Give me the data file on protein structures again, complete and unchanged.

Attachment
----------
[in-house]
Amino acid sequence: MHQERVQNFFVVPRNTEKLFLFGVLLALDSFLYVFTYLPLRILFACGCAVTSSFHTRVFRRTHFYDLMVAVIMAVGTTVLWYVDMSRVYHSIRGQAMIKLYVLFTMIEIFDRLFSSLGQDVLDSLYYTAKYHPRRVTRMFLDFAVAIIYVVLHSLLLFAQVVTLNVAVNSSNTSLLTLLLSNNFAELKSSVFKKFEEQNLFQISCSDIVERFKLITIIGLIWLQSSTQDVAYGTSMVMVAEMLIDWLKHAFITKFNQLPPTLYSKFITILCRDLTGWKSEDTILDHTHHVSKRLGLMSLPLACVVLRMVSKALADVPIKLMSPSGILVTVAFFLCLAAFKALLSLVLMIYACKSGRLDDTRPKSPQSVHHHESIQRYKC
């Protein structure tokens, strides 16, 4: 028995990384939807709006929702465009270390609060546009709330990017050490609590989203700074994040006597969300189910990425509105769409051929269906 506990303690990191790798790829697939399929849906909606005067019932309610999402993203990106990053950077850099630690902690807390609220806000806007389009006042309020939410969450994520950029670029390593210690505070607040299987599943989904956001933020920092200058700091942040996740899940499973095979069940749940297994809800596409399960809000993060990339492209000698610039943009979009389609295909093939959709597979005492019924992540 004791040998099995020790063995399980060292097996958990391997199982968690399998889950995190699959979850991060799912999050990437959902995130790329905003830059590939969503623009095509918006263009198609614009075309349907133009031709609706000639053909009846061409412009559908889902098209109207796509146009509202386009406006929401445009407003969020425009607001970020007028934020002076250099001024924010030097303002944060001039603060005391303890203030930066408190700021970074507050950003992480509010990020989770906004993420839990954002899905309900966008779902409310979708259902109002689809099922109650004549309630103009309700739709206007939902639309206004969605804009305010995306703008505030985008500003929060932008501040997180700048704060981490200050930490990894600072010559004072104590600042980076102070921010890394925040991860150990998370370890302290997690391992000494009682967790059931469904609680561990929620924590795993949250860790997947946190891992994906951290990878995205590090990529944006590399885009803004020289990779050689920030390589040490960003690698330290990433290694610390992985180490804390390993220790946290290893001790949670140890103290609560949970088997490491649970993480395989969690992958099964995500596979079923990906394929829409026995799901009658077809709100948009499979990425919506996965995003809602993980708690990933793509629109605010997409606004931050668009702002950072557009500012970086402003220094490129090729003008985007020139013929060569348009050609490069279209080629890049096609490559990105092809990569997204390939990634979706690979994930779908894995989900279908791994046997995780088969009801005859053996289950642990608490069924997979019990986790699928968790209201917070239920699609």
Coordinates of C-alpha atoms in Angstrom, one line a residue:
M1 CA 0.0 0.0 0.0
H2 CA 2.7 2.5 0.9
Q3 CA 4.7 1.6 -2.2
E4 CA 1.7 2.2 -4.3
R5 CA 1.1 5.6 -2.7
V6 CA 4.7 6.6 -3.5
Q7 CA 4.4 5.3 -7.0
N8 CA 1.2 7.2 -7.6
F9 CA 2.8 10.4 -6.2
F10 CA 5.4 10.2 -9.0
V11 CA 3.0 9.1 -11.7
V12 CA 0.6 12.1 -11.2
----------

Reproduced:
[in-house]
Amino acid sequence: MHQERVQNFFVVPRNTEKLFLFGVLLALDSFLYVFTYLPLRILFACGCAVTSSFHTRVFRRTHFYDLMVAVIMAVGTTVLWYVDMSRVYHSIRGQAMIKLYVLFTMIEIFDRLFSSLGQDVLDSLYYTAKYHPRRVTRMFLDFAVAIIYVVLHSLLLFAQVVTLNVAVNSSNTSLLTLLLSNNFAELKSSVFKKFEEQNLFQISCSDIVERFKLITIIGLIWLQSSTQDVAYGTSMVMVAEMLIDWLKHAFITKFNQLPPTLYSKFITILCRDLTGWKSEDTILDHTHHVSKRLGLMSLPLACVVLRMVSKALADVPIKLMSPSGILVTVAFFLCLAAFKALLSLVLMIYACKSGRLDDTRPKSPQSVHHHESIQRYKC
């Protein structure tokens, strides 16, 4: 028995990384939807709006929702465009270390609060546009709330990017050490609590989203700074994040006597969300189910990425509105769409051929269906 506990303690990191790798790829697939399929849906909606005067019932309610999402993203990106990053950077850099630690902690807390609220806000806007389009006042309020939410969450994520950029670029390593210690505070607040299987599943989904956001933020920092200058700091942040996740899940499973095979069940749940297994809800596409399960809000993060990339492209000698610039943009979009389609295909093939959709597979005492019924992540 004791040998099995020790063995399980060292097996958990391997199982968690399998889950995190699959979850991060799912999050990437959902995130790329905003830059590939969503623009095509918006263009198609614009075309349907133009031709609706000639053909009846061409412009559908889902098209109207796509146009509202386009406006929401445009407003969020425009607001970020007028934020002076250099001024924010030097303002944060001039603060005391303890203030930066408190700021970074507050950003992480509010990020989770906004993420839990954002899905309900966008779902409310979708259902109002689809099922109650004549309630103009309700739709206007939902639309206004969605804009305010995306703008505030985008500003929060932008501040997180700048704060981490200050930490990894600072010559004072104590600042980076102070921010890394925040991860150990998370370890302290997690391992000494009682967790059931469904609680561990929620924590795993949250860790997947946190891992994906951290990878995205590090990529944006590399885009803004020289990779050689920030390589040490960003690698330290990433290694610390992985180490804390390993220790946290290893001790949670140890103290609560949970088997490491649970993480395989969690992958099964995500596979079923990906394929829409026995799901009658077809709100948009499979990425919506996965995003809602993980708690990933793509629109605010997409606004931050668009702002950072557009500012970086402003220094490129090729003008985007020139013929060569348009050609490069279209080629890049096609490559990105092809990569997204390939990634979706690979994930779908894995989900279908791994046997995780088969009801005859053996289950642990608490069924997979019990986790699928968790209201917070239920699609």
Coordinates of C-alpha atoms in Angstrom, one line a residue:
M1 CA 0.0 0.0 0.0
H2 CA 2.7 2.5 0.9
Q3 CA 4.7 1.6 -2.2
E4 CA 1.7 2.2 -4.3
R5 CA 1.1 5.6 -2.7
V6 CA 4.7 6.6 -3.5
Q7 CA 4.4 5.3 -7.0
N8 CA 1.2 7.2 -7.6
F9 CA 2.8 10.4 -6.2
F10 CA 5.4 10.2 -9.0
V11 CA 3.0 9.1 -11.7
V12 CA 0.6 12.1 -11.2